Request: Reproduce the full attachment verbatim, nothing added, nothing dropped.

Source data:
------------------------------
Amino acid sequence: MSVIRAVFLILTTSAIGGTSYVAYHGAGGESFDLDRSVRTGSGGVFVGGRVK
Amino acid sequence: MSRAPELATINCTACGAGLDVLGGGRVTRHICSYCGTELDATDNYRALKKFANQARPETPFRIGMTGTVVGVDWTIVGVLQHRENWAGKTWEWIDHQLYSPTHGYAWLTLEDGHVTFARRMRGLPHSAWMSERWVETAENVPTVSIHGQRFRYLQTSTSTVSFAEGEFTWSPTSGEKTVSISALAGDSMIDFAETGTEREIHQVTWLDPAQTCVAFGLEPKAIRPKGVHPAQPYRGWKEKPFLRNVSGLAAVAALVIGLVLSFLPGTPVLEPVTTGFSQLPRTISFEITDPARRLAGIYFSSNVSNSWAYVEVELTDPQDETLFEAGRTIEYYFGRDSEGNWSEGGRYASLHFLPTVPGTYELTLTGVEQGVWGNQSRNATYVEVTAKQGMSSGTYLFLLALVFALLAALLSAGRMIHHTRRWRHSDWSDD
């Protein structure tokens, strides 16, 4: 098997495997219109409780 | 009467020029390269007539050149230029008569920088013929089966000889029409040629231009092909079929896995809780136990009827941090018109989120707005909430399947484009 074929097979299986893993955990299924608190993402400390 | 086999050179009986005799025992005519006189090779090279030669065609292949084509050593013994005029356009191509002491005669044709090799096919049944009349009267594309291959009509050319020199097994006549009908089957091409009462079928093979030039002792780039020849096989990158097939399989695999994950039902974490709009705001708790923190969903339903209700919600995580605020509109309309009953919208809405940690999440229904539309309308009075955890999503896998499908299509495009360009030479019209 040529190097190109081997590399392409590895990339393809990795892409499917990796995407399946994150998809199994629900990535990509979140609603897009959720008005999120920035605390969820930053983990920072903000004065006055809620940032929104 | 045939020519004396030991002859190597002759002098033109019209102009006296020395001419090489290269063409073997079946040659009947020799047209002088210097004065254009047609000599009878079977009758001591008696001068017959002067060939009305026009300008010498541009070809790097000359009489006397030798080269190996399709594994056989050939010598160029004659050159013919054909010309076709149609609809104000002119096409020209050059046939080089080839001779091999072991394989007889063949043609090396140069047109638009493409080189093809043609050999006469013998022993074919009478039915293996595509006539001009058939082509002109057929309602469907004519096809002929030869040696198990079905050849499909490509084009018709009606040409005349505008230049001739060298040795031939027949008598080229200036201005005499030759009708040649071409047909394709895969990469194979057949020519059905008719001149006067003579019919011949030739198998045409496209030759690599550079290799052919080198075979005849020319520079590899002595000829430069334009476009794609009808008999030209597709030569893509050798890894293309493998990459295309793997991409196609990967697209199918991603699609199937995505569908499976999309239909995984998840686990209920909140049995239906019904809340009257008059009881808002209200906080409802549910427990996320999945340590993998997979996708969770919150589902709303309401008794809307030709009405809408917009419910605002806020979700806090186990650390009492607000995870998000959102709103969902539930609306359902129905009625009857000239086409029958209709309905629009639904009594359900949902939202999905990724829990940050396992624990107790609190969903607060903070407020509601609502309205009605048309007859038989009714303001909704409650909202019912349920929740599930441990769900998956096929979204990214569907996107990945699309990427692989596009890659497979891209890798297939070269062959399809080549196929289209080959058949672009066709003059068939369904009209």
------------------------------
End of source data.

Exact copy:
Amino acid sequence: MSVIRAVFLILTTSAIGGTSYVAYHGAGGESFDLDRSVRTGSGGVFVGGRVK
Amino acid sequence: MSRAPELATINCTACGAGLDVLGGGRVTRHICSYCGTELDATDNYRALKKFANQARPETPFRIGMTGTVVGVDWTIVGVLQHRENWAGKTWEWIDHQLYSPTHGYAWLTLEDGHVTFARRMRGLPHSAWMSERWVETAENVPTVSIHGQRFRYLQTSTSTVSFAEGEFTWSPTSGEKTVSISALAGDSMIDFAETGTEREIHQVTWLDPAQTCVAFGLEPKAIRPKGVHPAQPYRGWKEKPFLRNVSGLAAVAALVIGLVLSFLPGTPVLEPVTTGFSQLPRTISFEITDPARRLAGIYFSSNVSNSWAYVEVELTDPQDETLFEAGRTIEYYFGRDSEGNWSEGGRYASLHFLPTVPGTYELTLTGVEQGVWGNQSRNATYVEVTAKQGMSSGTYLFLLALVFALLAALLSAGRMIHHTRRWRHSDWSDD
């Protein structure tokens, strides 16, 4: 098997495997219109409780 | 009467020029390269007539050149230029008569920088013929089966000889029409040629231009092909079929896995809780136990009827941090018109989120707005909430399947484009 074929097979299986893993955990299924608190993402400390 | 086999050179009986005799025992005519006189090779090279030669065609292949084509050593013994005029356009191509002491005669044709090799096919049944009349009267594309291959009509050319020199097994006549009908089957091409009462079928093979030039002792780039020849096989990158097939399989695999994950039902974490709009705001708790923190969903339903209700919600995580605020509109309309009953919208809405940690999440229904539309309308009075955890999503896998499908299509495009360009030479019209 040529190097190109081997590399392409590895990339393809990795892409499917990796995407399946994150998809199994629900990535990509979140609603897009959720008005999120920035605390969820930053983990920072903000004065006055809620940032929104 | 045939020519004396030991002859190597002759002098033109019209102009006296020395001419090489290269063409073997079946040659009947020799047209002088210097004065254009047609000599009878079977009758001591008696001068017959002067060939009305026009300008010498541009070809790097000359009489006397030798080269190996399709594994056989050939010598160029004659050159013919054909010309076709149609609809104000002119096409020209050059046939080089080839001779091999072991394989007889063949043609090396140069047109638009493409080189093809043609050999006469013998022993074919009478039915293996595509006539001009058939082509002109057929309602469907004519096809002929030869040696198990079905050849499909490509084009018709009606040409005349505008230049001739060298040795031939027949008598080229200036201005005499030759009708040649071409047909394709895969990469194979057949020519059905008719001149006067003579019919011949030739198998045409496209030759690599550079290799052919080198075979005849020319520079590899002595000829430069334009476009794609009808008999030209597709030569893509050798890894293309493998990459295309793997991409196609990967697209199918991603699609199937995505569908499976999309239909995984998840686990209920909140049995239906019904809340009257008059009881808002209200906080409802549910427990996320999945340590993998997979996708969770919150589902709303309401008794809307030709009405809408917009419910605002806020979700806090186990650390009492607000995870998000959102709103969902539930609306359902129905009625009857000239086409029958209709309905629009639904009594359900949902939202999905990724829990940050396992624990107790609190969903607060903070407020509601609502309205009605048309007859038989009714303001909704409650909202019912349920929740599930441990769900998956096929979204990214569907996107990945699309990427692989596009890659497979891209890798297939070269062959399809080549196929289209080959058949672009066709003059068939369904009209």